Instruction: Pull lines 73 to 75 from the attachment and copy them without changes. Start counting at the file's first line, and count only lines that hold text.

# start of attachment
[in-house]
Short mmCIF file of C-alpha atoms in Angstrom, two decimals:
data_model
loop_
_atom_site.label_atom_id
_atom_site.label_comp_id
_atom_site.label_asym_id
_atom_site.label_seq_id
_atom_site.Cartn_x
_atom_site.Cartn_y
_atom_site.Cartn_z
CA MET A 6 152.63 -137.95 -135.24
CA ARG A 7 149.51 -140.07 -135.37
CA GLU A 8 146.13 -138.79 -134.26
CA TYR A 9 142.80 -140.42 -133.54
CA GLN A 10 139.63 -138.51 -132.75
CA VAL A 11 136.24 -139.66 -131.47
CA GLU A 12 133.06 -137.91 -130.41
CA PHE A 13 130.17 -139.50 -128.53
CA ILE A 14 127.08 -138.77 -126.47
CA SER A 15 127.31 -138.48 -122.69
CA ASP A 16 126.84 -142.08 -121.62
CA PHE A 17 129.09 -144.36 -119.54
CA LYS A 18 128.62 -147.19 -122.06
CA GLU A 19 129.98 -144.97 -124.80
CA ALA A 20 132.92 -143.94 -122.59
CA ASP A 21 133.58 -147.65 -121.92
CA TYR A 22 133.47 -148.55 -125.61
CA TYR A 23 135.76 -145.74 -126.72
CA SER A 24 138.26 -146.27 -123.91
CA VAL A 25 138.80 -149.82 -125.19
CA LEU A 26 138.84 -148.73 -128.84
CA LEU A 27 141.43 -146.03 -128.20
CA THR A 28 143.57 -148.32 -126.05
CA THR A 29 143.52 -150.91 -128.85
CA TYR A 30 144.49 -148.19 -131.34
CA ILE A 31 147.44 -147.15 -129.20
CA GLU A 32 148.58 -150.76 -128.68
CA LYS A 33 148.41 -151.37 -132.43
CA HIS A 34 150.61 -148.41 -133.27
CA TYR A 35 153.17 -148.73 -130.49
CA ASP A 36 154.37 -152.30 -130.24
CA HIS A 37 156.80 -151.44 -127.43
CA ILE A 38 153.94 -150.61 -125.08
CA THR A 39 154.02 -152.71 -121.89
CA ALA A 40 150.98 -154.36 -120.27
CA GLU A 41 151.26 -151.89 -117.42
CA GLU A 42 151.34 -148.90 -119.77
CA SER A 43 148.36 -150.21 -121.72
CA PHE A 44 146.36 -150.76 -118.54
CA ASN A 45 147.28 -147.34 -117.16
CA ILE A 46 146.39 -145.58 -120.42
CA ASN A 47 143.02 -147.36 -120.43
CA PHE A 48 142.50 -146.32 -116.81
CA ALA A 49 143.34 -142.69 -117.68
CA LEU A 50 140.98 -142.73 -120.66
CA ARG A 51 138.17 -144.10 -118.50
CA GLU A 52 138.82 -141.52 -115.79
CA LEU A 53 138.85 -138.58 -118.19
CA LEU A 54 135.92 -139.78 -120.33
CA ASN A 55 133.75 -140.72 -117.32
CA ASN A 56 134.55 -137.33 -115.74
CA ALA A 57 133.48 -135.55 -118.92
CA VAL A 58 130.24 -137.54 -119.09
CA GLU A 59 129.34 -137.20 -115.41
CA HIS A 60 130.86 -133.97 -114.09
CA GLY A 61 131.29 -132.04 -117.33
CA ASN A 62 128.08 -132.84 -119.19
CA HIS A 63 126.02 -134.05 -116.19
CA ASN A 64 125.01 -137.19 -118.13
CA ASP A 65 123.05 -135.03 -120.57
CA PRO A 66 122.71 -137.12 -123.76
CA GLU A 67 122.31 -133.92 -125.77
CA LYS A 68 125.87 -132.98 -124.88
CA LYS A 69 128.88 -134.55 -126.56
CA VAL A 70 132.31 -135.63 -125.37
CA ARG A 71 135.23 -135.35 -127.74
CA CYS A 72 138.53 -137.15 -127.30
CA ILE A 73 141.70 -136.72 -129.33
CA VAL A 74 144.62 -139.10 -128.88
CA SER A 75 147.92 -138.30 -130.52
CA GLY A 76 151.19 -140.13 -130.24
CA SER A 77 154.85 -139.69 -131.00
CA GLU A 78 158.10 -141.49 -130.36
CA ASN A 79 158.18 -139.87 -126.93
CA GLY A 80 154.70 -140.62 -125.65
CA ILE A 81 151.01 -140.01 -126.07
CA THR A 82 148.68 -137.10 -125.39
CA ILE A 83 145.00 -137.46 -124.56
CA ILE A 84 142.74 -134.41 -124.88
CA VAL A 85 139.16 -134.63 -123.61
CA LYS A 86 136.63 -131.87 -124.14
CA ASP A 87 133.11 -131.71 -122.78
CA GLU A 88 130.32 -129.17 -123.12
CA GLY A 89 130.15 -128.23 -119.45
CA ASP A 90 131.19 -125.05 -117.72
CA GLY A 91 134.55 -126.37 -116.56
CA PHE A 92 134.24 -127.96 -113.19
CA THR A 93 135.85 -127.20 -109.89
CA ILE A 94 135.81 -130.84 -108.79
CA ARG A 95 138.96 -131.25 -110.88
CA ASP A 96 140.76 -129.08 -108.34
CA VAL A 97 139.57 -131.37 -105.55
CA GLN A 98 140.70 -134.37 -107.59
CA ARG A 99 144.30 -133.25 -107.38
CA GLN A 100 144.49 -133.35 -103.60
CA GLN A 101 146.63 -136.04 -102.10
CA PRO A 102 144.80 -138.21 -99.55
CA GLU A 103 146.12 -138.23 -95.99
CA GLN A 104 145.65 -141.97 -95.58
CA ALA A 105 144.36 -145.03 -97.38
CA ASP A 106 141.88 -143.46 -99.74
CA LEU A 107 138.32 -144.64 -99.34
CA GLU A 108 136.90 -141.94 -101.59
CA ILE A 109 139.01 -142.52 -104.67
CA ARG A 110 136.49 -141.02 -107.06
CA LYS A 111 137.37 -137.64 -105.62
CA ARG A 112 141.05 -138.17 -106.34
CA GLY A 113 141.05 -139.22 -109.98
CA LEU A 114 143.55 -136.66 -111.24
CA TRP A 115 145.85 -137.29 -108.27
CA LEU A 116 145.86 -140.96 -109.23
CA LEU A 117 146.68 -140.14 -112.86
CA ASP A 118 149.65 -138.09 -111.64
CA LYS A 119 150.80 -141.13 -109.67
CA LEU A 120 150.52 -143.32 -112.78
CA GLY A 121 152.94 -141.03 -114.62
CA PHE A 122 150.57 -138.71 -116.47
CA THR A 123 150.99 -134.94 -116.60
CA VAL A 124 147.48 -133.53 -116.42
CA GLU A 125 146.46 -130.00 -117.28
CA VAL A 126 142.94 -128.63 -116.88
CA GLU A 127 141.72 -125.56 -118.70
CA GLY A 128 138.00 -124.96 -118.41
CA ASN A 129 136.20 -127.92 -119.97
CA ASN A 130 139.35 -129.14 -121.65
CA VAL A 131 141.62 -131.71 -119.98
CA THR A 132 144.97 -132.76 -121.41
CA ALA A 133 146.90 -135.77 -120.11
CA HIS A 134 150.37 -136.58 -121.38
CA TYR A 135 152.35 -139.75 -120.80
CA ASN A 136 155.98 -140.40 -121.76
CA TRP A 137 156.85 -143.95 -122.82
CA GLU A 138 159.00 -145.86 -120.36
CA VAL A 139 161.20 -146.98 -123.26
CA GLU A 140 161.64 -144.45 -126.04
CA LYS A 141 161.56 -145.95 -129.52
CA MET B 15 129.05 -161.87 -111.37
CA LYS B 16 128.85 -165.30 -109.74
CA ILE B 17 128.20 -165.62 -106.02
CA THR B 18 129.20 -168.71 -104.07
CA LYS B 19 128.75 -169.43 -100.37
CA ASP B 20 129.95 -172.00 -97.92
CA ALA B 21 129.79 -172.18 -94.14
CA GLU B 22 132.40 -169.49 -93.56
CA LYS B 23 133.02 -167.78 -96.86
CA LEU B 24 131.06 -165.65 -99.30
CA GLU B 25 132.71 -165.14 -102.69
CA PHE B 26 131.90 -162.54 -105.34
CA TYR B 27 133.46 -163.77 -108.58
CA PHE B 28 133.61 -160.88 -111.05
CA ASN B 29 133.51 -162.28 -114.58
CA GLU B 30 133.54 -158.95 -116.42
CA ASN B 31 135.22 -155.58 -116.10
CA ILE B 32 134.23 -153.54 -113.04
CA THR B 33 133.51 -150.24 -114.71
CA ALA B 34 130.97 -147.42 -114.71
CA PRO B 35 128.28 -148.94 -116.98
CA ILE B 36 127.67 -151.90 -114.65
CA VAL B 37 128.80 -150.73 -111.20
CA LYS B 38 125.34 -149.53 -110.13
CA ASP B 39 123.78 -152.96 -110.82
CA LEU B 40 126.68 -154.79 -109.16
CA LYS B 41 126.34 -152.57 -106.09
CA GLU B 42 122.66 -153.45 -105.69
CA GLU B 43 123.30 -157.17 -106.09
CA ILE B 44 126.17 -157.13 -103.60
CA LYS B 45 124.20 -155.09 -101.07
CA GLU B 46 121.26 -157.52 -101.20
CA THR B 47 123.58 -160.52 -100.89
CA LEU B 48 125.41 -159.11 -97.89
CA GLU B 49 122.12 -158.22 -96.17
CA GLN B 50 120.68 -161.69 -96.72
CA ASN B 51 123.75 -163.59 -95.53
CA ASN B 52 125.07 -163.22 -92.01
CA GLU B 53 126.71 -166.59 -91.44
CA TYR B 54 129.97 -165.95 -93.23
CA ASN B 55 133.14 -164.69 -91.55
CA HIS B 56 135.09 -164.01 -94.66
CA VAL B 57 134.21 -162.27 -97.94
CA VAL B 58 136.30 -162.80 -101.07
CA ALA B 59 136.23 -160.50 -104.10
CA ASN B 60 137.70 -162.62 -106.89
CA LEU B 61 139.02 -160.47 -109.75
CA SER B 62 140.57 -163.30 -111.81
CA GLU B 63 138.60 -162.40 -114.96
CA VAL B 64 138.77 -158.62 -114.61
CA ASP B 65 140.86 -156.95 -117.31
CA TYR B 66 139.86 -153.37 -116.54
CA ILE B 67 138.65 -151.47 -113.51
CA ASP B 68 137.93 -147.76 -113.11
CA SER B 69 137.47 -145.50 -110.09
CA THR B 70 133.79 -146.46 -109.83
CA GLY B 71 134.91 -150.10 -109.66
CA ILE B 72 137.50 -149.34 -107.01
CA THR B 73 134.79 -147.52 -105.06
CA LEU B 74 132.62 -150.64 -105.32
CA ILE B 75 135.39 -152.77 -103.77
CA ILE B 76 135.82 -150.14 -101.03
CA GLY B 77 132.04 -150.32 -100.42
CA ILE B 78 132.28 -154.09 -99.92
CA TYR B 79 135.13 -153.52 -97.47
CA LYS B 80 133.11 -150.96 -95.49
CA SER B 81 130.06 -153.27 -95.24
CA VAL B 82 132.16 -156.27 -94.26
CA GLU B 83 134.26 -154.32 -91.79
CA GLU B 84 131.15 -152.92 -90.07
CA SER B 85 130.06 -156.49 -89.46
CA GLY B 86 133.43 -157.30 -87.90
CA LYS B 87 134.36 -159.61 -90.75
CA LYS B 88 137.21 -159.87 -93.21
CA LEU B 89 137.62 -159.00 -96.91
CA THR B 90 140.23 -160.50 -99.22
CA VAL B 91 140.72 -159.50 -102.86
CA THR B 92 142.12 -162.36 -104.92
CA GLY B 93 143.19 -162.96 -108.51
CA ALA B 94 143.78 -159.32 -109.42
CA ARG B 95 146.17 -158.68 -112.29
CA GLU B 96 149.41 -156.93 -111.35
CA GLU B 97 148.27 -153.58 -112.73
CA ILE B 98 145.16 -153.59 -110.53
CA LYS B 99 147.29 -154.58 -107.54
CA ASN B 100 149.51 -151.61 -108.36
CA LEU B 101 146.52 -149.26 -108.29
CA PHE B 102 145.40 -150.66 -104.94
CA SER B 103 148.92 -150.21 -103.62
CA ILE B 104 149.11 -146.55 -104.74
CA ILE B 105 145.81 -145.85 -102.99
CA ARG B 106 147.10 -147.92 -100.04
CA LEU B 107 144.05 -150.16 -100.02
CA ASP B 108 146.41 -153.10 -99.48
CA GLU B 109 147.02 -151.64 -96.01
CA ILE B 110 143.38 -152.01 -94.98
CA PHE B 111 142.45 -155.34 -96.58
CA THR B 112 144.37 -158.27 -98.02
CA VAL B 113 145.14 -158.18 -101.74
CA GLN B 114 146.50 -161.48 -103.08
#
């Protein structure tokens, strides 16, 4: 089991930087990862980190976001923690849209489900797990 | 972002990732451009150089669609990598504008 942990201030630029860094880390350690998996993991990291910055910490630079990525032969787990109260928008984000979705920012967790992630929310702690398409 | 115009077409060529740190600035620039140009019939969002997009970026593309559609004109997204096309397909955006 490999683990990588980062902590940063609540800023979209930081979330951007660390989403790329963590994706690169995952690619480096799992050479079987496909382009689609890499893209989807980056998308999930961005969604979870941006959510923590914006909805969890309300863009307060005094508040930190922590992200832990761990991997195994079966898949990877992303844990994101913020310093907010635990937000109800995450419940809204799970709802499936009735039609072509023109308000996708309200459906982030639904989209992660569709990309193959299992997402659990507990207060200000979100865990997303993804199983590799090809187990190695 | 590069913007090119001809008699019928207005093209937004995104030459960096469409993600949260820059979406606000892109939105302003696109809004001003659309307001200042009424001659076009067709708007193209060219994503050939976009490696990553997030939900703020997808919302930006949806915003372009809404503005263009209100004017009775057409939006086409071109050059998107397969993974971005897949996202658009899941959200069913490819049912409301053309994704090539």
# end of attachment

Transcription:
CA GLU A 67 122.31 -133.92 -125.77
CA LYS A 68 125.87 -132.98 -124.88
CA LYS A 69 128.88 -134.55 -126.56